The topic of decentralisation of Web3 networks such as Bitcoin, Ethereum and Solana is the subject of a lot of debate, especially among protocol maximalists on Twitter who ardently believe that the particular protocol they believe in is truly decentralised, whilst the others are wrong.
Some of these arguments put forward by proponents are well-founded, others are less so, but looking at some of these public protocols, we can see different themes and approaches to decentralisation emerging.
Decentralisation in this context can be viewed through multiple lenses, be it based on where the network's nodes are running, the ease with which nodes can be added, how it's governed, or who its token holders are.
The Bitcoin network is considered the original decentralised network, having been bootstrapped by individuals running the Bitcoin client software to mine bitcoin. There were no investors or companies who helped get the network off the ground. Hence the distribution of the cryptocurrency was completely dictated by those individuals running the software. This is considered the gold standard of decentralisation by some.
However, with the advent of dedicated bitcoin mining hardware and electricity costs being primer drivers for the profitability of mining bitcoin, a degree of centralisation has emerged, as miners do benefit from economies of scale — hardware and electricity is cheaper when purchased in bulk.
The Ethereum network was launched via a crowd sale where investors deposited bitcoin into a wallet, in exchange for Ether that would be realised once the network launched. Critics do argue that because the Ethereum project took investments in this manner makes it less decentralised, but pragmatically speaking, anyone who owned bitcoin could contribute to the crowd sale which made it a very transparent and fair process.
At the time of writing the Ethereum network relied on dedicated hardware and electricity like the Bitcoin network, but later this year will be transitioning to being a proof of stake based network where participants will pledge Ether to verify transactions. This approach doesn't benefit from economies of scale like the Bitcoin network's, so one could argue it is less centralised.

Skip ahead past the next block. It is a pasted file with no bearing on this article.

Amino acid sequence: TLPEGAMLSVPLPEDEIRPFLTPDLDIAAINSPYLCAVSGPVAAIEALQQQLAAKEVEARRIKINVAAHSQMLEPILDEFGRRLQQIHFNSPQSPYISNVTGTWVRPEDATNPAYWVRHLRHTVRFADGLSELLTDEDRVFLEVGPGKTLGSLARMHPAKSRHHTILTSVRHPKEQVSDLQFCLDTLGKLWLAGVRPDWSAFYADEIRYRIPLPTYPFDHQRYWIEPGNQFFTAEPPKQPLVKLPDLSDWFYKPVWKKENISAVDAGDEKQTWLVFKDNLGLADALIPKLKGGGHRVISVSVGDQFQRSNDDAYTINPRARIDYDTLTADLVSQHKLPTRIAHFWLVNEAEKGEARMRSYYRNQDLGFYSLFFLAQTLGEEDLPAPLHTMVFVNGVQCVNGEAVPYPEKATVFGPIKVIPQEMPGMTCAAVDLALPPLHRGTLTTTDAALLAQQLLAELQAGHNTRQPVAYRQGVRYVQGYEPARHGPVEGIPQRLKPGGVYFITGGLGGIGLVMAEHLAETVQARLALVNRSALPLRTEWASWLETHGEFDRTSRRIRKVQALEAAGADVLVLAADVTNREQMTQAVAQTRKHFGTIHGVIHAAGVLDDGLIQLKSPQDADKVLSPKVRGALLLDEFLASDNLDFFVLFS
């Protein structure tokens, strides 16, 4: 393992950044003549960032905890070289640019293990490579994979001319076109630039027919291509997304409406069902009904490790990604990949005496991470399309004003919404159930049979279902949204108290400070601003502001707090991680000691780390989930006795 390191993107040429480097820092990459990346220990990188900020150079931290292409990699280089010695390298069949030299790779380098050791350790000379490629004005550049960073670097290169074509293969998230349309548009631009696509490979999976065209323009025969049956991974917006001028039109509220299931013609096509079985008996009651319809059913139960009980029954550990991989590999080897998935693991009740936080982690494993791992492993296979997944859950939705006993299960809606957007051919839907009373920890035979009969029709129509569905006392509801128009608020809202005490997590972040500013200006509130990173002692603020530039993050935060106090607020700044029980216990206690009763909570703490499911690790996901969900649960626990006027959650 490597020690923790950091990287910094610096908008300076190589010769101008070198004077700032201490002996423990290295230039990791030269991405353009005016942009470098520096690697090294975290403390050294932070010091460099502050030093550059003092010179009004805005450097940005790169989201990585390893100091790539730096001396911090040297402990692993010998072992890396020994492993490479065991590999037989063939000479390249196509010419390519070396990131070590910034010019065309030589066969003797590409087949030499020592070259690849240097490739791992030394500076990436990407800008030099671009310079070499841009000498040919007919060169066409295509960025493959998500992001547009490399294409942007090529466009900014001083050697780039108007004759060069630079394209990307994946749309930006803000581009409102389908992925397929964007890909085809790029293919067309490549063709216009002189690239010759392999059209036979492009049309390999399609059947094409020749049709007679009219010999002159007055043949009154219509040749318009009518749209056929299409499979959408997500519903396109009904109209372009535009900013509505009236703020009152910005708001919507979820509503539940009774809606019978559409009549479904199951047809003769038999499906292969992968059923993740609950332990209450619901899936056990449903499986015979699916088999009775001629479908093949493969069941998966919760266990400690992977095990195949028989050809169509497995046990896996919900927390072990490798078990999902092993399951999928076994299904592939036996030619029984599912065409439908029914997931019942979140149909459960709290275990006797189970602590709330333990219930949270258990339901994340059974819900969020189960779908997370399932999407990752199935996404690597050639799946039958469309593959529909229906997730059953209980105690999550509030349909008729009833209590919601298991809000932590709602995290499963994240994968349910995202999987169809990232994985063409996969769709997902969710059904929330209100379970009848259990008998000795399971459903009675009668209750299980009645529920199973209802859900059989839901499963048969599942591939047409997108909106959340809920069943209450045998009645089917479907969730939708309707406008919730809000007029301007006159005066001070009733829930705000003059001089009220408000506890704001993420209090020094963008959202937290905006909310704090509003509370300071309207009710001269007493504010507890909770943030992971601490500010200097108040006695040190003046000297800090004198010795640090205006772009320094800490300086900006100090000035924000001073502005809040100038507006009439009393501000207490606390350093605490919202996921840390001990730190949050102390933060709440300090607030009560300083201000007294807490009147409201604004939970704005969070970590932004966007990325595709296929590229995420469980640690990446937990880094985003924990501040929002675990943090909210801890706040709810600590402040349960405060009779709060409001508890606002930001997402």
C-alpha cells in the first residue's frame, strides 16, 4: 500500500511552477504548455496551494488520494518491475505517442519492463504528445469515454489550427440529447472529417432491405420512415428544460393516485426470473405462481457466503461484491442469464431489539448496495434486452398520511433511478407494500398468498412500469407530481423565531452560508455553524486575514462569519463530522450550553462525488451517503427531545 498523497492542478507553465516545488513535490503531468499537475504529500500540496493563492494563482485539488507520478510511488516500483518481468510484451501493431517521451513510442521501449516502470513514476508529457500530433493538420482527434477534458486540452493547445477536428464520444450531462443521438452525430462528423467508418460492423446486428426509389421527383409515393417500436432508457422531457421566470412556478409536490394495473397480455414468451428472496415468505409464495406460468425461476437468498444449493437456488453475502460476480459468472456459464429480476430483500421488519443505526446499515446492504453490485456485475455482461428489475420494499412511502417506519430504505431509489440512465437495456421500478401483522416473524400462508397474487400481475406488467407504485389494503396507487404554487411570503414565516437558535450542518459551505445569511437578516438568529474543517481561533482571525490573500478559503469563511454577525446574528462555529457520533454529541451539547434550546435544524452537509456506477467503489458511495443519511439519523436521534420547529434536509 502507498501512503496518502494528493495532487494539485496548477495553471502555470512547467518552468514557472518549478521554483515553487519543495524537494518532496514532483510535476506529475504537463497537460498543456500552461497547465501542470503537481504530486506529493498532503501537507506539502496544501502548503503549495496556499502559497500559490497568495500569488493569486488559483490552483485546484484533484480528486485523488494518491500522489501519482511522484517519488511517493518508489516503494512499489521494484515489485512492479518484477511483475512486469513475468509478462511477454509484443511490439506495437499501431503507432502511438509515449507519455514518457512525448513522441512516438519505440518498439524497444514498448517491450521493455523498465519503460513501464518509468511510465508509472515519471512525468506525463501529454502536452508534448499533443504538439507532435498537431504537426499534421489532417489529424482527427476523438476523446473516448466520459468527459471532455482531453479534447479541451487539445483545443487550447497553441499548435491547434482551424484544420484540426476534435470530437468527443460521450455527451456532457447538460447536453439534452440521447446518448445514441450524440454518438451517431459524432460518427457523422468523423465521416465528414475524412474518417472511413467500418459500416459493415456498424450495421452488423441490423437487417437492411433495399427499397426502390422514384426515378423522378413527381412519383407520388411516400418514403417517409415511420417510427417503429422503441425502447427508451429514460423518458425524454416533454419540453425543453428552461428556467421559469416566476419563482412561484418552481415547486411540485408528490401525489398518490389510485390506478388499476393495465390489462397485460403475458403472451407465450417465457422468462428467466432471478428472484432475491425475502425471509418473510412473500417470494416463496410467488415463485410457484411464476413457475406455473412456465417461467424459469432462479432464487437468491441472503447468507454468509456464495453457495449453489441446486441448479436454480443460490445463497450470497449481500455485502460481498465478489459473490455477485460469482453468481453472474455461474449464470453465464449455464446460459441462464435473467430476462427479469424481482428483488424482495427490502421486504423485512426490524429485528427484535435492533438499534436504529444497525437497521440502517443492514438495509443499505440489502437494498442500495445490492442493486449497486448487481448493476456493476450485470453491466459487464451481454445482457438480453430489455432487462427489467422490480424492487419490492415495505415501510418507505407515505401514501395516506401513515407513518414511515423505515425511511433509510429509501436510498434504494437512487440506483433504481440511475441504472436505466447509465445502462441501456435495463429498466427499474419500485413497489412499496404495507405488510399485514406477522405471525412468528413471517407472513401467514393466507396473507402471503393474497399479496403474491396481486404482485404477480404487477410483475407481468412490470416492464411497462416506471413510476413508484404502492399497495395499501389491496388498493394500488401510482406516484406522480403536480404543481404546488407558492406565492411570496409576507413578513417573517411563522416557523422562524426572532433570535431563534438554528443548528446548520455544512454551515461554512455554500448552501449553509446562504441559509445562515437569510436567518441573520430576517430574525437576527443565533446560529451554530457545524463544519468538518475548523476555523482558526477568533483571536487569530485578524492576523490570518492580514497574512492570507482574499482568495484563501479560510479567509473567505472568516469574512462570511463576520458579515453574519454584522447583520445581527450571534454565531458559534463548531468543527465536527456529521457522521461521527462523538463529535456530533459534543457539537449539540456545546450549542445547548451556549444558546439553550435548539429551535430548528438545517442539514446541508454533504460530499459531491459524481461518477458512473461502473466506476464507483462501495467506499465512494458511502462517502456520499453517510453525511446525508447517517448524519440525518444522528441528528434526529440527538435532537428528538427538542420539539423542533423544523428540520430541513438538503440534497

However, as there are no barriers to entry in terms of the hardware to participate on the network, it's likely that a significant portion of nodes on the Ethereum network could exist on centralised cloud provider infrastructures which brings its own centralisation risk. Whereas the bitcoin network nodes are likely running in their own dedicated data centres which are unlikely to be exposed to the cloud providers.
Whilst there are recommended hardware requirements used for running nodes on the Ethereum and Bitcoin networks, they are not forced upon users. Anyone can run the relevant client software and be a legitimate node on the network, relaying transactions to other nodes and potentially contributing to the overall state.
This software-based approach to decentralisation, which allows anyone to run a node on the network comes with limitations to network throughput. Some other blockchain protocols have embraced hardware solutions at the expense of decentralisation to increase the network throughput. Solana is a prominent example of this.